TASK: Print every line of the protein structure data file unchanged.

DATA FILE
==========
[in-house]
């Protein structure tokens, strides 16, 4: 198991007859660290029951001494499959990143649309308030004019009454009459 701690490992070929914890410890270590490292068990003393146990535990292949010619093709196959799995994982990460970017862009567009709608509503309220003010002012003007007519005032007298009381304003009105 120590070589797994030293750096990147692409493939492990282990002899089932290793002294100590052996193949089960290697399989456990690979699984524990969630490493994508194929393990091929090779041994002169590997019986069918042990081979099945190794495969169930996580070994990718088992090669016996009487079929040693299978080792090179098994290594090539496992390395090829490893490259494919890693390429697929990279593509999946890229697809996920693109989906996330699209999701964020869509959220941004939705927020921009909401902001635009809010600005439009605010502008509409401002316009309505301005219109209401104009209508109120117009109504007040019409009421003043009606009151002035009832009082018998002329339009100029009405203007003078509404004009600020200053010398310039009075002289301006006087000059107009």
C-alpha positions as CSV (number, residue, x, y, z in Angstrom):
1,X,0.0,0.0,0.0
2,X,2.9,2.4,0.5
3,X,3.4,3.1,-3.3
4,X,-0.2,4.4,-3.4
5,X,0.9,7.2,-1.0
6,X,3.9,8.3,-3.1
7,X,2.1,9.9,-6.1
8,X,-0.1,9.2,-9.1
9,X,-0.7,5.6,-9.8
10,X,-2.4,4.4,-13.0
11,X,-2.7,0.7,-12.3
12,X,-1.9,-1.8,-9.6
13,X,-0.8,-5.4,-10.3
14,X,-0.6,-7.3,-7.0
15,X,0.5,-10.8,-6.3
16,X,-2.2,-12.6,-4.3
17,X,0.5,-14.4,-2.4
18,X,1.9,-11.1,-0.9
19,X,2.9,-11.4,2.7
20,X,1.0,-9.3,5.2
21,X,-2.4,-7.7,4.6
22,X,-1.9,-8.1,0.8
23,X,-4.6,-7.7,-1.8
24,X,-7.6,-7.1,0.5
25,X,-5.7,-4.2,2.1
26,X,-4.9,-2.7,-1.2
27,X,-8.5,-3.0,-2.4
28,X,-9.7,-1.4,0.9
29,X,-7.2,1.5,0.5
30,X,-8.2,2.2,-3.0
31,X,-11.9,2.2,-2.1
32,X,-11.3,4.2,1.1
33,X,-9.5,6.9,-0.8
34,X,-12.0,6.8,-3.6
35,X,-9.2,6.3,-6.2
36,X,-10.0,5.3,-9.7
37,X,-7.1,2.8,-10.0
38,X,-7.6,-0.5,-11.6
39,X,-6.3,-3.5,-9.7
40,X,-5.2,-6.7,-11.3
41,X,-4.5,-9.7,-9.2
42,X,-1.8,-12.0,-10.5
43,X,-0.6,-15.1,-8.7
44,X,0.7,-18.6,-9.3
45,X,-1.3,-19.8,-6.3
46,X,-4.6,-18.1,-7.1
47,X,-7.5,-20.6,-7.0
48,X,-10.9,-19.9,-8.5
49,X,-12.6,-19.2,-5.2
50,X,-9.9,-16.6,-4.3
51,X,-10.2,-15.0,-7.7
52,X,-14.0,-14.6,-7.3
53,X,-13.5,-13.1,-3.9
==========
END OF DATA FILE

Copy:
[in-house]
């Protein structure tokens, strides 16, 4: 198991007859660290029951001494499959990143649309308030004019009454009459 701690490992070929914890410890270590490292068990003393146990535990292949010619093709196959799995994982990460970017862009567009709608509503309220003010002012003007007519005032007298009381304003009105 120590070589797994030293750096990147692409493939492990282990002899089932290793002294100590052996193949089960290697399989456990690979699984524990969630490493994508194929393990091929090779041994002169590997019986069918042990081979099945190794495969169930996580070994990718088992090669016996009487079929040693299978080792090179098994290594090539496992390395090829490893490259494919890693390429697929990279593509999946890229697809996920693109989906996330699209999701964020869509959220941004939705927020921009909401902001635009809010600005439009605010502008509409401002316009309505301005219109209401104009209508109120117009109504007040019409009421003043009606009151002035009832009082018998002329339009100029009405203007003078509404004009600020200053010398310039009075002289301006006087000059107009």
C-alpha positions as CSV (number, residue, x, y, z in Angstrom):
1,X,0.0,0.0,0.0
2,X,2.9,2.4,0.5
3,X,3.4,3.1,-3.3
4,X,-0.2,4.4,-3.4
5,X,0.9,7.2,-1.0
6,X,3.9,8.3,-3.1
7,X,2.1,9.9,-6.1
8,X,-0.1,9.2,-9.1
9,X,-0.7,5.6,-9.8
10,X,-2.4,4.4,-13.0
11,X,-2.7,0.7,-12.3
12,X,-1.9,-1.8,-9.6
13,X,-0.8,-5.4,-10.3
14,X,-0.6,-7.3,-7.0
15,X,0.5,-10.8,-6.3
16,X,-2.2,-12.6,-4.3
17,X,0.5,-14.4,-2.4
18,X,1.9,-11.1,-0.9
19,X,2.9,-11.4,2.7
20,X,1.0,-9.3,5.2
21,X,-2.4,-7.7,4.6
22,X,-1.9,-8.1,0.8
23,X,-4.6,-7.7,-1.8
24,X,-7.6,-7.1,0.5
25,X,-5.7,-4.2,2.1
26,X,-4.9,-2.7,-1.2
27,X,-8.5,-3.0,-2.4
28,X,-9.7,-1.4,0.9
29,X,-7.2,1.5,0.5
30,X,-8.2,2.2,-3.0
31,X,-11.9,2.2,-2.1
32,X,-11.3,4.2,1.1
33,X,-9.5,6.9,-0.8
34,X,-12.0,6.8,-3.6
35,X,-9.2,6.3,-6.2
36,X,-10.0,5.3,-9.7
37,X,-7.1,2.8,-10.0
38,X,-7.6,-0.5,-11.6
39,X,-6.3,-3.5,-9.7
40,X,-5.2,-6.7,-11.3
41,X,-4.5,-9.7,-9.2
42,X,-1.8,-12.0,-10.5
43,X,-0.6,-15.1,-8.7
44,X,0.7,-18.6,-9.3
45,X,-1.3,-19.8,-6.3
46,X,-4.6,-18.1,-7.1
47,X,-7.5,-20.6,-7.0
48,X,-10.9,-19.9,-8.5
49,X,-12.6,-19.2,-5.2
50,X,-9.9,-16.6,-4.3
51,X,-10.2,-15.0,-7.7
52,X,-14.0,-14.6,-7.3
53,X,-13.5,-13.1,-3.9